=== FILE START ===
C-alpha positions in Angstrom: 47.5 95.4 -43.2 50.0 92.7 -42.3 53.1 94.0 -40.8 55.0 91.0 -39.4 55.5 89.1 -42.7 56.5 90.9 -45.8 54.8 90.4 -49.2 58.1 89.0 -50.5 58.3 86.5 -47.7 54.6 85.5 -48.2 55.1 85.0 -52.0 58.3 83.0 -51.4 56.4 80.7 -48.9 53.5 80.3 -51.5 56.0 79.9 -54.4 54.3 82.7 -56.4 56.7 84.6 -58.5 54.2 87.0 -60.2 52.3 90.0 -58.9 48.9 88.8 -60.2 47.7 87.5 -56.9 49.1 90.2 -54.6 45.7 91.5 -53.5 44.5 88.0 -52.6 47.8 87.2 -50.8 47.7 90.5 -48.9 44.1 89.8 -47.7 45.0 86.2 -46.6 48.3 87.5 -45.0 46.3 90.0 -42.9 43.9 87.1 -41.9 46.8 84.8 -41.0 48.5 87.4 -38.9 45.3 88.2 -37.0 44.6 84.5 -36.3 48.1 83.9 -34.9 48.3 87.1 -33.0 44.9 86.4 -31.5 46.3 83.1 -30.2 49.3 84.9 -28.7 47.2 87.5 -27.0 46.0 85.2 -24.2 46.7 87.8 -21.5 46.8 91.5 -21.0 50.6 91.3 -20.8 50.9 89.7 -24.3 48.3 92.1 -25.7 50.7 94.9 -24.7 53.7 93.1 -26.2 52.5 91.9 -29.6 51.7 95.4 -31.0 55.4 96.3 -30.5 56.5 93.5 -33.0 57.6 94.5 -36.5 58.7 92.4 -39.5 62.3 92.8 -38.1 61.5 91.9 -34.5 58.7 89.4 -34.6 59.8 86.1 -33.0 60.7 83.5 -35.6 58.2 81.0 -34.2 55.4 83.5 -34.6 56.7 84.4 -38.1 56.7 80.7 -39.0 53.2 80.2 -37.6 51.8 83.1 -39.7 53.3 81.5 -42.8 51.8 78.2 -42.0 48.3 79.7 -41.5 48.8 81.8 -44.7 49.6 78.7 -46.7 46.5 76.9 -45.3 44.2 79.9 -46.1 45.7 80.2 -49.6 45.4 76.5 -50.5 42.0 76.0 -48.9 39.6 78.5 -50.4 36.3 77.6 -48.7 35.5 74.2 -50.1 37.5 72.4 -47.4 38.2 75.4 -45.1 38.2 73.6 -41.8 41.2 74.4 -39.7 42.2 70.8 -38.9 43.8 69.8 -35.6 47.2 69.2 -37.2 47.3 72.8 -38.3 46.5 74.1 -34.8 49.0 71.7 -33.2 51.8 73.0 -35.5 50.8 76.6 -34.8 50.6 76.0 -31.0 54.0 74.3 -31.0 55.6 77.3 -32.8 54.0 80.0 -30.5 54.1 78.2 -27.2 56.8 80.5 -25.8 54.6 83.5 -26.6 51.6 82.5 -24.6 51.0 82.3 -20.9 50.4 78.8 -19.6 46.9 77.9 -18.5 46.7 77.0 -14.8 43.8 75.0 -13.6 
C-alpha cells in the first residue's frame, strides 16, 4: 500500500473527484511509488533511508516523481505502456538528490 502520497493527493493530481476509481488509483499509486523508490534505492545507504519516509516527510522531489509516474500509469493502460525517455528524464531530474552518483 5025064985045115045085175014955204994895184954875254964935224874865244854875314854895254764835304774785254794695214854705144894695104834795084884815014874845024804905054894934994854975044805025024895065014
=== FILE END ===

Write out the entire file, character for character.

C-alpha positions in Angstrom: 47.5 95.4 -43.2 50.0 92.7 -42.3 53.1 94.0 -40.8 55.0 91.0 -39.4 55.5 89.1 -42.7 56.5 90.9 -45.8 54.8 90.4 -49.2 58.1 89.0 -50.5 58.3 86.5 -47.7 54.6 85.5 -48.2 55.1 85.0 -52.0 58.3 83.0 -51.4 56.4 80.7 -48.9 53.5 80.3 -51.5 56.0 79.9 -54.4 54.3 82.7 -56.4 56.7 84.6 -58.5 54.2 87.0 -60.2 52.3 90.0 -58.9 48.9 88.8 -60.2 47.7 87.5 -56.9 49.1 90.2 -54.6 45.7 91.5 -53.5 44.5 88.0 -52.6 47.8 87.2 -50.8 47.7 90.5 -48.9 44.1 89.8 -47.7 45.0 86.2 -46.6 48.3 87.5 -45.0 46.3 90.0 -42.9 43.9 87.1 -41.9 46.8 84.8 -41.0 48.5 87.4 -38.9 45.3 88.2 -37.0 44.6 84.5 -36.3 48.1 83.9 -34.9 48.3 87.1 -33.0 44.9 86.4 -31.5 46.3 83.1 -30.2 49.3 84.9 -28.7 47.2 87.5 -27.0 46.0 85.2 -24.2 46.7 87.8 -21.5 46.8 91.5 -21.0 50.6 91.3 -20.8 50.9 89.7 -24.3 48.3 92.1 -25.7 50.7 94.9 -24.7 53.7 93.1 -26.2 52.5 91.9 -29.6 51.7 95.4 -31.0 55.4 96.3 -30.5 56.5 93.5 -33.0 57.6 94.5 -36.5 58.7 92.4 -39.5 62.3 92.8 -38.1 61.5 91.9 -34.5 58.7 89.4 -34.6 59.8 86.1 -33.0 60.7 83.5 -35.6 58.2 81.0 -34.2 55.4 83.5 -34.6 56.7 84.4 -38.1 56.7 80.7 -39.0 53.2 80.2 -37.6 51.8 83.1 -39.7 53.3 81.5 -42.8 51.8 78.2 -42.0 48.3 79.7 -41.5 48.8 81.8 -44.7 49.6 78.7 -46.7 46.5 76.9 -45.3 44.2 79.9 -46.1 45.7 80.2 -49.6 45.4 76.5 -50.5 42.0 76.0 -48.9 39.6 78.5 -50.4 36.3 77.6 -48.7 35.5 74.2 -50.1 37.5 72.4 -47.4 38.2 75.4 -45.1 38.2 73.6 -41.8 41.2 74.4 -39.7 42.2 70.8 -38.9 43.8 69.8 -35.6 47.2 69.2 -37.2 47.3 72.8 -38.3 46.5 74.1 -34.8 49.0 71.7 -33.2 51.8 73.0 -35.5 50.8 76.6 -34.8 50.6 76.0 -31.0 54.0 74.3 -31.0 55.6 77.3 -32.8 54.0 80.0 -30.5 54.1 78.2 -27.2 56.8 80.5 -25.8 54.6 83.5 -26.6 51.6 82.5 -24.6 51.0 82.3 -20.9 50.4 78.8 -19.6 46.9 77.9 -18.5 46.7 77.0 -14.8 43.8 75.0 -13.6 
C-alpha cells in the first residue's frame, strides 16, 4: 500500500473527484511509488533511508516523481505502456538528490 502520497493527493493530481476509481488509483499509486523508490534505492545507504519516509516527510522531489509516474500509469493502460525517455528524464531530474552518483 5025064985045115045085175014955204994895184954875254964935224874865244854875314854895254764835304774785254794695214854705144894695104834795084884815014874845024804905054894934994854975044805025024895065014